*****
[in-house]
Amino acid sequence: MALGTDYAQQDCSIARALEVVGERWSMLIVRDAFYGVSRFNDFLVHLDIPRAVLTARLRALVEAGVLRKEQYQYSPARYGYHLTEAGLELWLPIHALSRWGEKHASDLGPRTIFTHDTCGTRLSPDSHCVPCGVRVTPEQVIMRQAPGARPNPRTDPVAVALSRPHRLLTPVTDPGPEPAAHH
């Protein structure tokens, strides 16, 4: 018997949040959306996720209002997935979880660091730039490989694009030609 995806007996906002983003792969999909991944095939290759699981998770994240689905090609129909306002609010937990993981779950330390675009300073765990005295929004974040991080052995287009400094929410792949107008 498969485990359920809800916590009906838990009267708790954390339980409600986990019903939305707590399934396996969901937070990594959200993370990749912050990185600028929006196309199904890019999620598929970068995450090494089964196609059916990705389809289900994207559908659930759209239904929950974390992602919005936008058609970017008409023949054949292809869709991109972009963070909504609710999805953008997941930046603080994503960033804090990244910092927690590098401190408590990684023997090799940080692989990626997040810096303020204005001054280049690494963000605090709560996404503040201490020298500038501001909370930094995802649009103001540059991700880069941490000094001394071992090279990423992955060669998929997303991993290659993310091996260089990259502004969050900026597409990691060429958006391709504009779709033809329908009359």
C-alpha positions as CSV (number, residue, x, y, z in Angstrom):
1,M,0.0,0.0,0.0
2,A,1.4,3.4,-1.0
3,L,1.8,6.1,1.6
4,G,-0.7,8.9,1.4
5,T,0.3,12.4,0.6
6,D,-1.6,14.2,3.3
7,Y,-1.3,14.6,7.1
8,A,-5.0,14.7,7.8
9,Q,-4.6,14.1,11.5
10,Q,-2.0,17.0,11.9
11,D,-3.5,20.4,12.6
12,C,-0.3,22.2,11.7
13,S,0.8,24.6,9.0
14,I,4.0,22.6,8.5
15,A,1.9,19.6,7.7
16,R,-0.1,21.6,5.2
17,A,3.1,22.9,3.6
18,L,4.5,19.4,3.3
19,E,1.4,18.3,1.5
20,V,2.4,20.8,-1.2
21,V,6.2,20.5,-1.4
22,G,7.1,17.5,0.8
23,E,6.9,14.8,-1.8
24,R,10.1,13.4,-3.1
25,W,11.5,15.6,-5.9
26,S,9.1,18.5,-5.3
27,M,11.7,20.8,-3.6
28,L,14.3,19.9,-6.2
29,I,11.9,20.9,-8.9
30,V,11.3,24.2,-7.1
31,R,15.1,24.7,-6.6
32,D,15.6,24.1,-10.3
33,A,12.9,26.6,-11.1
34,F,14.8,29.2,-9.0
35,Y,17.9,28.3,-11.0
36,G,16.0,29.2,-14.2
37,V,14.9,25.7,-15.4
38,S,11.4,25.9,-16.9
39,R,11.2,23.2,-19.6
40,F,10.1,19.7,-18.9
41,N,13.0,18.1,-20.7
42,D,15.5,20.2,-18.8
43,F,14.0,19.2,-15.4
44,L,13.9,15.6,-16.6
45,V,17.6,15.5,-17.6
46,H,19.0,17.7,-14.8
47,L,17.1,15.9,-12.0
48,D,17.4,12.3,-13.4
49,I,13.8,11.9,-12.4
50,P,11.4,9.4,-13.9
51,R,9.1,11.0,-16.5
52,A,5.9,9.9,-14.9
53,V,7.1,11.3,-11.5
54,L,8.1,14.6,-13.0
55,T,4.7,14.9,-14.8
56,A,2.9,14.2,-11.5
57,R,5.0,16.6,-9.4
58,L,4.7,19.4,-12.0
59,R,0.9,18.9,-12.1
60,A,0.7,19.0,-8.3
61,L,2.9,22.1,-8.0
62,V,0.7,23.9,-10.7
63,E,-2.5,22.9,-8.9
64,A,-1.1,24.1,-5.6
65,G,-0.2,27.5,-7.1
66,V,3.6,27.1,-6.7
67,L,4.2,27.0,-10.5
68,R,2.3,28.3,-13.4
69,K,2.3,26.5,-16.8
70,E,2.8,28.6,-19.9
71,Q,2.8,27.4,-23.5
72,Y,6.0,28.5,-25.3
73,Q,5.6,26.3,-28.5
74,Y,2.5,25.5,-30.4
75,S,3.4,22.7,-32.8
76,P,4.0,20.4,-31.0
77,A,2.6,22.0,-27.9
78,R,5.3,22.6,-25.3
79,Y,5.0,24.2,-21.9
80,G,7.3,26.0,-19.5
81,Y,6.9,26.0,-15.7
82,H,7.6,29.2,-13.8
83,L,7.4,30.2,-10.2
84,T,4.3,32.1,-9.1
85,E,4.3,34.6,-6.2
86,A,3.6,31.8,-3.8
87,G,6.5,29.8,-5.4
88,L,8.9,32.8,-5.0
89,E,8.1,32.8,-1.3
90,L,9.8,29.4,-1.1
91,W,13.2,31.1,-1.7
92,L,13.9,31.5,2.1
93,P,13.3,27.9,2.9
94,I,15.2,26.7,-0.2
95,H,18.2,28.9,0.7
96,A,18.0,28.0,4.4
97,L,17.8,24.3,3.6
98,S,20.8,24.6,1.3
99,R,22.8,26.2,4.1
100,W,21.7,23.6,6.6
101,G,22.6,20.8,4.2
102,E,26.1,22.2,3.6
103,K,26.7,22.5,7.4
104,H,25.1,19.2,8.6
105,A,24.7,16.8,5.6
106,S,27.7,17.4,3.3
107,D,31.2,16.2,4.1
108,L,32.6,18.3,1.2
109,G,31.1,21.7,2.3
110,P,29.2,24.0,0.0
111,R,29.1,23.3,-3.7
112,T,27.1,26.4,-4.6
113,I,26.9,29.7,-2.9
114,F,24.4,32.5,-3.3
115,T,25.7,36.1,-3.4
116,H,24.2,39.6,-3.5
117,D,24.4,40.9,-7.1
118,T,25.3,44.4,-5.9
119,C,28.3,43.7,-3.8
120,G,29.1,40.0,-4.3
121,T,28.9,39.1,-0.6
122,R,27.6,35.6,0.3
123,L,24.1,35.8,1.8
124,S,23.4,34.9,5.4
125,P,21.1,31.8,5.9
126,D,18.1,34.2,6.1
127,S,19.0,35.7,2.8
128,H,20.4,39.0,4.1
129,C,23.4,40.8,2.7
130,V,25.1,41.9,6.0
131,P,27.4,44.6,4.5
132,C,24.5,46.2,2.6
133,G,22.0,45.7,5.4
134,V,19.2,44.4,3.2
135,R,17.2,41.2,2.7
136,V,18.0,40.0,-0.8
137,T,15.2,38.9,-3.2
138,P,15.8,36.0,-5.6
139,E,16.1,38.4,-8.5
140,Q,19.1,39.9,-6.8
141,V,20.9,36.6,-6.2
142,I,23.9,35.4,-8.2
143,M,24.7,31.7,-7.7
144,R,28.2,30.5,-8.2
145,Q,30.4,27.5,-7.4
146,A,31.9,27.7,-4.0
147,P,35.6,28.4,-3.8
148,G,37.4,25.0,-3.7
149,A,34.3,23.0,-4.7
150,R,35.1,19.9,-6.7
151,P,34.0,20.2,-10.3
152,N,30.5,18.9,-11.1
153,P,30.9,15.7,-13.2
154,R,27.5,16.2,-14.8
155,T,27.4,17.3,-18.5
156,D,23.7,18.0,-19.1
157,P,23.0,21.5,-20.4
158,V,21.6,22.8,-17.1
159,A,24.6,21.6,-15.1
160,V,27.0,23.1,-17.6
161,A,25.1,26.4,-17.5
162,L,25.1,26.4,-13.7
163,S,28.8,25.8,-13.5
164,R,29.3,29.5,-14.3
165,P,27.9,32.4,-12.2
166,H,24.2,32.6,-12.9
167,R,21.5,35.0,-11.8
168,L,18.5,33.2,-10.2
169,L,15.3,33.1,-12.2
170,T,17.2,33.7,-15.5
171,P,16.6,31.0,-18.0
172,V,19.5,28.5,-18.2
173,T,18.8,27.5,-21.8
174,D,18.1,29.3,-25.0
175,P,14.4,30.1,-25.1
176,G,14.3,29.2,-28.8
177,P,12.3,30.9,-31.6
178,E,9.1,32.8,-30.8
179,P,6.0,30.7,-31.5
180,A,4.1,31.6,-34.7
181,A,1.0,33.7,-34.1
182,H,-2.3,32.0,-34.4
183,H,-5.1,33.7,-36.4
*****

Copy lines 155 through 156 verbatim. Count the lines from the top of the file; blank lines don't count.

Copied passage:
151,P,34.0,20.2,-10.3
152,N,30.5,18.9,-11.1